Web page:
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The Toronto Sun CareerConnection

Youth Force
Constructing a future in carpentry

By Aunie Edwards
Special to the Toronto Sun

"Ontario boasts one of the most productive construction workforces in the world," says Cristina Selva, director of training at Local 27 Carpenters Training Centre. "The only downside is that we face a demographic cliff in terms of identified training and recruitment needs."
It's a mutual admiration society for OYAP students Thomas Vitti (left) and Joe Iannuzzi and their supervisor Nick Chapman (seated in cab) at Panigas Interior Construction.

Navigating that cliff will require innovative partnerships to train students in the tradition of Ontario's high standards. One such alliance is called the Ontario Youth Apprenticeship Program (OYAP), a smart initiative that allows students to apprentice in a skilled trade while earning high school credits.

No free ride

Sponsored by the Ministry of Training, Colleges and Universities and supported by the York Catholic District School Board (YCDSB) and Carpenters Local 27, OYAP delivers subsidized training, a network of relevant connections and a solid head start toward a rewarding career. But it's no free ride.

The YCDSB ensures a careful selection process at the high school level. Local 27 repeats that process prior to acceptance in their training and apprenticeship program. Careful attention is also given to the work placements -- Local 27 seeks a good personal fit that can deliver the appropriate levels of skills training.

"OYAP is a remarkable program and every effort is made to sustain it," Selva says. "We also mustn't forget the commitment that our community businesses are making -- their contributions are many and their participation is essential. We respect that with careful selection of senior high school students and close monitoring for safety and learning."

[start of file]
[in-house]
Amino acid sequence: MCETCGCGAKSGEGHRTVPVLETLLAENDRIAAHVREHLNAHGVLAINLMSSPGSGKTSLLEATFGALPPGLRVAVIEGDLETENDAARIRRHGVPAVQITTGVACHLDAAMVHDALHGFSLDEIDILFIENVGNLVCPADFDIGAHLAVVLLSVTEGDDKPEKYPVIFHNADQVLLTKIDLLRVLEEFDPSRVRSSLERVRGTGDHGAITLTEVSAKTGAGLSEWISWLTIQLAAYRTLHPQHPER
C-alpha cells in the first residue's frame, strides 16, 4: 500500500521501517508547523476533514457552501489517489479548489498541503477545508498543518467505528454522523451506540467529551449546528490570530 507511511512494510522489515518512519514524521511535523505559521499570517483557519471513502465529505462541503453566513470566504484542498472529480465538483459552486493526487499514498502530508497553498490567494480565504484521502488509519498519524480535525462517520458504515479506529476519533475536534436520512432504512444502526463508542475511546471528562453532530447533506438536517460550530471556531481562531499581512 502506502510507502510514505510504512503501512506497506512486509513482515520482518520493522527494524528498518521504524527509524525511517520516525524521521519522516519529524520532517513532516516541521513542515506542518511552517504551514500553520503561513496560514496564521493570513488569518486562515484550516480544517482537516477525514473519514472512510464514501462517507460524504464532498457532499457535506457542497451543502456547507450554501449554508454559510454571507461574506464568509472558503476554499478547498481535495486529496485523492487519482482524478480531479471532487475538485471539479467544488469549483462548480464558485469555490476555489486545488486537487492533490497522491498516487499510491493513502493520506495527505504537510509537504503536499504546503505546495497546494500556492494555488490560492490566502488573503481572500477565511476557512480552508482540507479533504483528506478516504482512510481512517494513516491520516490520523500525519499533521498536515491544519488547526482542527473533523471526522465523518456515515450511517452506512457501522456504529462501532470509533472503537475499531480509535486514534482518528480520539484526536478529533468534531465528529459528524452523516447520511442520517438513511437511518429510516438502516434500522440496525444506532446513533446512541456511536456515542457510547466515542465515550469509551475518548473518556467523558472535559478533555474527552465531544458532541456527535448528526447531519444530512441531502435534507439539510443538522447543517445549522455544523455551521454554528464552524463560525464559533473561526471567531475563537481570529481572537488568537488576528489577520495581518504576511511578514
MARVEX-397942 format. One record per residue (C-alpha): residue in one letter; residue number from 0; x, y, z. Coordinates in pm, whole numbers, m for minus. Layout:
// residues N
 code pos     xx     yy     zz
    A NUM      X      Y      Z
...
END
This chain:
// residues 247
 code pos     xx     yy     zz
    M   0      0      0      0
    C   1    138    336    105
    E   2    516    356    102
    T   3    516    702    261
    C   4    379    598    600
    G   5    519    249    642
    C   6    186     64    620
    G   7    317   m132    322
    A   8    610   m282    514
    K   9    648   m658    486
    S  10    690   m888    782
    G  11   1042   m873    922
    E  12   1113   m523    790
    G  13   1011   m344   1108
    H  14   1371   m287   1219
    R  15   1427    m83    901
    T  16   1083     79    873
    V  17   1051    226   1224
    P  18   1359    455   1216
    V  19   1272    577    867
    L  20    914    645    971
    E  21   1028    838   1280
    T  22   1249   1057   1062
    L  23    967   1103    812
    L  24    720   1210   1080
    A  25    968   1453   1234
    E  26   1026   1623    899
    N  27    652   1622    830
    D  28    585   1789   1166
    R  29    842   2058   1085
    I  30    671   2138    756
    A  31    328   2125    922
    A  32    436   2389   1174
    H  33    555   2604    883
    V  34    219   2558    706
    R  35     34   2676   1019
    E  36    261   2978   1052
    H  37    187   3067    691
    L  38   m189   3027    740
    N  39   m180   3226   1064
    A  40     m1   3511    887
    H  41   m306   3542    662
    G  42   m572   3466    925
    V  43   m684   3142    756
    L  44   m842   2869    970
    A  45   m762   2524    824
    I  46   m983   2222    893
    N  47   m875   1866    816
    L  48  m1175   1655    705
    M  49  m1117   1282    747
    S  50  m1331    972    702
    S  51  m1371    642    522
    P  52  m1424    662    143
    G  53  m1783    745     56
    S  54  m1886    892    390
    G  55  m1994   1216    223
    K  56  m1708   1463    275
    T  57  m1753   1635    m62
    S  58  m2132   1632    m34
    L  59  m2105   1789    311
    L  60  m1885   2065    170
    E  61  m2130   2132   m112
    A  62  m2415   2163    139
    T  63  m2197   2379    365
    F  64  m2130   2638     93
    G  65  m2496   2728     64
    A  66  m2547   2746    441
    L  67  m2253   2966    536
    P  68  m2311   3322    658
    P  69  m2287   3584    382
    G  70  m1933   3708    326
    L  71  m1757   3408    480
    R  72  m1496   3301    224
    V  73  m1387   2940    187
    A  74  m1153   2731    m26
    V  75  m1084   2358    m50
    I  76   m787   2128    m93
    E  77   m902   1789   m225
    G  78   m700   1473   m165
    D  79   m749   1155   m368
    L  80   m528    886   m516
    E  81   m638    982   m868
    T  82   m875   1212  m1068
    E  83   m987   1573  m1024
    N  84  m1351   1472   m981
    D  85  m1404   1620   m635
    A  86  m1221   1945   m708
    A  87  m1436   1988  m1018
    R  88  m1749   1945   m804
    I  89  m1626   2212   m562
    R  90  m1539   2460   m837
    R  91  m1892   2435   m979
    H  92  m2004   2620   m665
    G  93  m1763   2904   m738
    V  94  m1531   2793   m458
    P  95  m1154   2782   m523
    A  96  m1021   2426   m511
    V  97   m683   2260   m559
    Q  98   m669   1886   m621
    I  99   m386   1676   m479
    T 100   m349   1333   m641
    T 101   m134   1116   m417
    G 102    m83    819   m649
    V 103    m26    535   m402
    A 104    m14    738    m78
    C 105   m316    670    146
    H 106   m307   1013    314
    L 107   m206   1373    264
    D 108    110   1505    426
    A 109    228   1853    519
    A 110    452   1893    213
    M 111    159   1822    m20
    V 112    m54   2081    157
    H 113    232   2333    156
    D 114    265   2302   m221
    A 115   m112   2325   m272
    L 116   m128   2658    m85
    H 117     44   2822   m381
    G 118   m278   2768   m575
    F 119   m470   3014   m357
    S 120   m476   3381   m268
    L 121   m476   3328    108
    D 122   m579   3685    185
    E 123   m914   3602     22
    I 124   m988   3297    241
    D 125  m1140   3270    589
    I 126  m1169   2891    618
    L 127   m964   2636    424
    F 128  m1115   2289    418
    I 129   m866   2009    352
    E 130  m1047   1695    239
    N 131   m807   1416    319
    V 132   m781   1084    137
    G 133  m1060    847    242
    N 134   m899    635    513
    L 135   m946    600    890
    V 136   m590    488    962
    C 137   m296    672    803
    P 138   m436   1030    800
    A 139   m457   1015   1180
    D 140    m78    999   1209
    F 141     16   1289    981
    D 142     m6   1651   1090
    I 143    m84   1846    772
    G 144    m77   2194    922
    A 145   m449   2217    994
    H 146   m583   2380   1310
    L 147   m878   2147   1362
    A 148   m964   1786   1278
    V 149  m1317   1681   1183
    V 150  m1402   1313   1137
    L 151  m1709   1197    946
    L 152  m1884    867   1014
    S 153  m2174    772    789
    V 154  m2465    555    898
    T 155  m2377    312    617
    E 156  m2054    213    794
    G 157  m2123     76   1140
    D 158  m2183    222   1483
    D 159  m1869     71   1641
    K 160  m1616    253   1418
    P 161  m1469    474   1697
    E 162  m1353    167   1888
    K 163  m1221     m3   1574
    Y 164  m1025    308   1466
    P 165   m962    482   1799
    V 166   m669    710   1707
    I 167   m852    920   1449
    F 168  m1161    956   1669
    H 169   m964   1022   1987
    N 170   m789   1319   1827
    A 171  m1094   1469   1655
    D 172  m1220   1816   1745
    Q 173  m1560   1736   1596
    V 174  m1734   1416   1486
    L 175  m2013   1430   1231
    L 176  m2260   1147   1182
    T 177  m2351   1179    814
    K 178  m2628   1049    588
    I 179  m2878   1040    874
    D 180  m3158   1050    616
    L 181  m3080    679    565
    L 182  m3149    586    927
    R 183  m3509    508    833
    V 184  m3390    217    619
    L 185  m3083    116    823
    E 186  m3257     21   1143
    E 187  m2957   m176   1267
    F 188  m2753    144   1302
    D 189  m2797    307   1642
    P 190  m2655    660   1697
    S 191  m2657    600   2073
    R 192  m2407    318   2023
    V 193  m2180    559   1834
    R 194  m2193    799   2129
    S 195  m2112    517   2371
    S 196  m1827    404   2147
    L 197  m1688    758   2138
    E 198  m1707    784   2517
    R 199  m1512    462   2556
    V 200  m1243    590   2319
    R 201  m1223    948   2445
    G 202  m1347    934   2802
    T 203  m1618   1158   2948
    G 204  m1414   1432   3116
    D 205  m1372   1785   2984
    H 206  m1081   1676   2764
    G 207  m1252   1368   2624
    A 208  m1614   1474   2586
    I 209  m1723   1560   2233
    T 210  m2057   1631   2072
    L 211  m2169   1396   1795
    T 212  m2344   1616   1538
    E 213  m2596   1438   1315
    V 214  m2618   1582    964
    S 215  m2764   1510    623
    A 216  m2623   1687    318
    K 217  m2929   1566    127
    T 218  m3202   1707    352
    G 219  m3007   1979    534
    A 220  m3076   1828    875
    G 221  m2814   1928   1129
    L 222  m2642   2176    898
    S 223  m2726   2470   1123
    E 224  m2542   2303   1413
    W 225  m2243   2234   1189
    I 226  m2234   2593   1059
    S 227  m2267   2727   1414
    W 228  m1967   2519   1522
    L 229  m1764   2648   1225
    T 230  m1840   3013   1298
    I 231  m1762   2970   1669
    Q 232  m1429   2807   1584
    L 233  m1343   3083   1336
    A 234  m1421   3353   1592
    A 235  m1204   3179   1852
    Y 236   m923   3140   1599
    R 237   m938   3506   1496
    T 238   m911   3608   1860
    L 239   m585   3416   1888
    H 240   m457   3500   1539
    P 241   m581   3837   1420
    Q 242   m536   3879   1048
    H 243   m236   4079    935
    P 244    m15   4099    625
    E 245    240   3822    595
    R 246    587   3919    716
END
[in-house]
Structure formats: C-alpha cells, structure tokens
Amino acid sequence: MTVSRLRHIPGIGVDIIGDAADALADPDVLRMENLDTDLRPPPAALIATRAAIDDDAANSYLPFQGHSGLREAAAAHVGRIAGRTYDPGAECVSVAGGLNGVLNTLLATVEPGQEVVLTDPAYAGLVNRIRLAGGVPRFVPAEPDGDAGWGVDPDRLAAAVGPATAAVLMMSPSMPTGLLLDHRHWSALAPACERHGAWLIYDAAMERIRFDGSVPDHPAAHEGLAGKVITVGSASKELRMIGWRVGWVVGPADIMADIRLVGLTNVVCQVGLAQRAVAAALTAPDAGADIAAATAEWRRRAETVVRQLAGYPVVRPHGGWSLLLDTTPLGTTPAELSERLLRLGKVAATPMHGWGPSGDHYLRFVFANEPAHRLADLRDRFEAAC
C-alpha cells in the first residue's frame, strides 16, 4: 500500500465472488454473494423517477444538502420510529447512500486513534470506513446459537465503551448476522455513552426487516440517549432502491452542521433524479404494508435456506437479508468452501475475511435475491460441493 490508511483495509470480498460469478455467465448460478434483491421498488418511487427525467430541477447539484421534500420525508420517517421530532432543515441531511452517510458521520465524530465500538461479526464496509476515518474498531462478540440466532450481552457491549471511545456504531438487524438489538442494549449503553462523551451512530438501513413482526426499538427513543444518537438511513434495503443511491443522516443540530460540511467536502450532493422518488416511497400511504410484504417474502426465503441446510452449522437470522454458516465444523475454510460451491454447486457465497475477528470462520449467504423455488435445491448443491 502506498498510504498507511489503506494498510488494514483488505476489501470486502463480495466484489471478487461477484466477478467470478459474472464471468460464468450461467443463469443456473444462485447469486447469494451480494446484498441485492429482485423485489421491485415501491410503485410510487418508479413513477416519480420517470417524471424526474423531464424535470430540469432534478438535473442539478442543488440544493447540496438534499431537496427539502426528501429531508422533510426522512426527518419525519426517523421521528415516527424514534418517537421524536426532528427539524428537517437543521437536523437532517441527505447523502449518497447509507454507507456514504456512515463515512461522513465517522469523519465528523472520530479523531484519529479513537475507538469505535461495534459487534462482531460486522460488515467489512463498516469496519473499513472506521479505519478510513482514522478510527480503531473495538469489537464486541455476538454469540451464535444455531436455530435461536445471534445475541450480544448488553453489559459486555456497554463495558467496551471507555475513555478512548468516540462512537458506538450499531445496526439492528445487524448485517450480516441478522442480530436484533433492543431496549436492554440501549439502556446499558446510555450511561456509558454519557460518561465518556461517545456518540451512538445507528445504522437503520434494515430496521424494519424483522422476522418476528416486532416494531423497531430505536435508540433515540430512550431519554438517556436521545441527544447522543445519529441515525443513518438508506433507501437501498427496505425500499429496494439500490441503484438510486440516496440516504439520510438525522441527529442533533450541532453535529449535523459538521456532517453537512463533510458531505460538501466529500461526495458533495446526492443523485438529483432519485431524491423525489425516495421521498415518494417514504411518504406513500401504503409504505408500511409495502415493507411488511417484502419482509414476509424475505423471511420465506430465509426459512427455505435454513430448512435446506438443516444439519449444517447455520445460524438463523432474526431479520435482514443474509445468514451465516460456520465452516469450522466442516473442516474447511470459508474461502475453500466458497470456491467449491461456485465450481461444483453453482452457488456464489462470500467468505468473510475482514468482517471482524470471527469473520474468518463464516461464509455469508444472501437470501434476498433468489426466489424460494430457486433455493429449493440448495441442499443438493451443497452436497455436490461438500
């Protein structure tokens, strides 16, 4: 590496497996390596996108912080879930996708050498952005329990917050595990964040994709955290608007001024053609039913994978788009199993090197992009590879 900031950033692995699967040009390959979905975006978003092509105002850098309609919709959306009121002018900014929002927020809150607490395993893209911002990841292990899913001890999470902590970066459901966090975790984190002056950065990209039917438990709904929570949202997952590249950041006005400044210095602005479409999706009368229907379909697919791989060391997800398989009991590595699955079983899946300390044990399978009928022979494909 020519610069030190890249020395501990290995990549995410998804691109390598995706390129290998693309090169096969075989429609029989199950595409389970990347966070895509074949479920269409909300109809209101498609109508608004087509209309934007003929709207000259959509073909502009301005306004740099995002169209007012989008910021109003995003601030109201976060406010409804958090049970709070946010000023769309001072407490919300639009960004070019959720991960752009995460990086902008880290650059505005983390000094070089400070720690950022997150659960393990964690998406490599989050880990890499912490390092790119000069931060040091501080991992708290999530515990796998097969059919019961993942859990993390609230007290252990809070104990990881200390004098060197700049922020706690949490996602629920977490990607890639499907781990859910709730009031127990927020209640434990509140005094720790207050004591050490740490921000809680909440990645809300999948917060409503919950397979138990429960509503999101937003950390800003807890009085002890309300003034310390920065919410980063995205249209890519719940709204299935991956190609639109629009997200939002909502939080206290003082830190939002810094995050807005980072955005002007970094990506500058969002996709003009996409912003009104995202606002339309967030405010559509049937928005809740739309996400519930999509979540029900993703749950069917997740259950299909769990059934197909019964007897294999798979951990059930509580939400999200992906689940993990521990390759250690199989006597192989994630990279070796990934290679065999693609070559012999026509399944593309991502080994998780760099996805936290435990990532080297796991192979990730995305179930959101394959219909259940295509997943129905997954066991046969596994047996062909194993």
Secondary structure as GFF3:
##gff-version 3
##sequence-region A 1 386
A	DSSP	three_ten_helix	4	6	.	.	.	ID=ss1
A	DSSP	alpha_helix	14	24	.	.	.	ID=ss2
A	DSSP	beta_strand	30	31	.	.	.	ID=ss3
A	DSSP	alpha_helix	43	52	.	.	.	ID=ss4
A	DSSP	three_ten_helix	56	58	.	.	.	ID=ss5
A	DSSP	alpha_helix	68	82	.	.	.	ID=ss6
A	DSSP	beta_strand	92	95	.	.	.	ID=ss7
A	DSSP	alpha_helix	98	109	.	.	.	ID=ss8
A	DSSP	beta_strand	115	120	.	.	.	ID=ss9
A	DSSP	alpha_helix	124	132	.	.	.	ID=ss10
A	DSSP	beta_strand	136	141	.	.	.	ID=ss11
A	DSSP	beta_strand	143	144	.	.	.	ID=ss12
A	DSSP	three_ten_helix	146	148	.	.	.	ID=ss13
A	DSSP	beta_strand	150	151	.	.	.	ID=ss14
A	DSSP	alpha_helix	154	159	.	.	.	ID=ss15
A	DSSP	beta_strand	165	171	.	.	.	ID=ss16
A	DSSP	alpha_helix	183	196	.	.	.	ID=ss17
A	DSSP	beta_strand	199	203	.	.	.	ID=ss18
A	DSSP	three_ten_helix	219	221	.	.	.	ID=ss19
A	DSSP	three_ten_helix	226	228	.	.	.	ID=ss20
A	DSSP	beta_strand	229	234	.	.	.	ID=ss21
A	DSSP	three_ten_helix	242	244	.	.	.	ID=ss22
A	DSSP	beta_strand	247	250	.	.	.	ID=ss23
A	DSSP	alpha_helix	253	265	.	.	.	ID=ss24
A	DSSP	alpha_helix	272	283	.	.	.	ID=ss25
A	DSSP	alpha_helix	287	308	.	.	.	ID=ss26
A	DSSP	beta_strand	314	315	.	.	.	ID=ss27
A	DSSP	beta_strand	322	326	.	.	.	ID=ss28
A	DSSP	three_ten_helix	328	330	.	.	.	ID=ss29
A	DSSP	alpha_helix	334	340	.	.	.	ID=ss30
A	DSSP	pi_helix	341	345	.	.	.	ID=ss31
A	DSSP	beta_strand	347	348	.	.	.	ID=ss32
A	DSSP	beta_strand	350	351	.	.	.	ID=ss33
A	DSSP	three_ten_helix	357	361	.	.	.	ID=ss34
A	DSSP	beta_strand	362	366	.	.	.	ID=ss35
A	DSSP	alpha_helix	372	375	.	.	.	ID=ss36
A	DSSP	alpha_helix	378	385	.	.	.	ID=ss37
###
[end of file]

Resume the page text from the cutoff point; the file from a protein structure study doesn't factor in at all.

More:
Local 27 has been sharing their expertise with OYAP for several years -- their students are those that can adapt to a full-time work environment while carrying a substantial academic workload. They're an industrious bunch and notable among them is Thomas Vitti, a smart young man with a bright future.

That future began at Panigas Interior Construction and Store Fixturing Ltd. "Tom is doing a great job," says Nick Chapman, site supervisor at Panigas. "Local 27 doesn't restrict employment within the union, but we hope to keep Tom -- he's that good." Panigas is a contractor at the Vaughn Mills Mall construction site and Vitti has thus far participated in sheeting the main roof in and applying exterior siding.

"I started with a Level 1 apprenticeship course at Local 27. That gave me an excellent safety and skills background for Panigas," Vitti says. "OYAP and the union record my hours and I have a task book to track my hands-on accomplishments -- everything is well planned and I can concentrate on learning the skills of carpentry. It's a great program and I'm happy to be at Panigas."

7,200 hours to certify

Vitti needs 7,200 hours to certify as a carpenter journeyperson and it's recommended that he bank about 1,800 hours of on-the-job training before taking his intermediate course at Local 27.
The Carpenters' Local Union 27 Joint Apprenticeship and Training Trust Fund Inc.
  • The Carpenters' Local Union 27 Joint Apprenticeship and Training Trust Fund has moved to their new digs at 222 Rowntree Dairy Rd., Woodbridge, Ont., L4L 9T2
  • This new 62,000-sq.- ft., state-of-the-art facility has the space and height requirements for full-scale training. Students can actually construct a house in this facility.
  • Practical hands-on instruction is conducted with the latest in equipment -- students learn on the same machinery and equipment that future employers are using.
  • Fully equipped electronic classrooms with computerized whiteboards can accommodate learning disabilities during the theory component of the course.

  • "Union educators make sure we have the required skills to advance to the next level of training," Vitti says. "It makes the course manageable because we're fully prepared for each stage."

    Vitti's course takes place at a state- of- the-art facility in Woodbridge. "We just moved to a new centre,"Selva says. "It's a 62,000-sq.-ft. 'workshop' with the height and space requirements to deliver full scale training."

    Theory is provided in fully equipped classrooms with electronic whiteboards. Says Selva, "The computer projects the selected image and through touch screen capabilities, the instructor can add notes and print documents -- the tool is meant to accommodate learning disabilities."

    Vitti graduated last month from Cardinal Carter Catholic High School. He will continue to work at Panigas while accumulating hours and developing strong professional relationships. Tom Vitti is one more success on OYAP's growing list.

    To learn more, call 416-749-7440 or visit the website at

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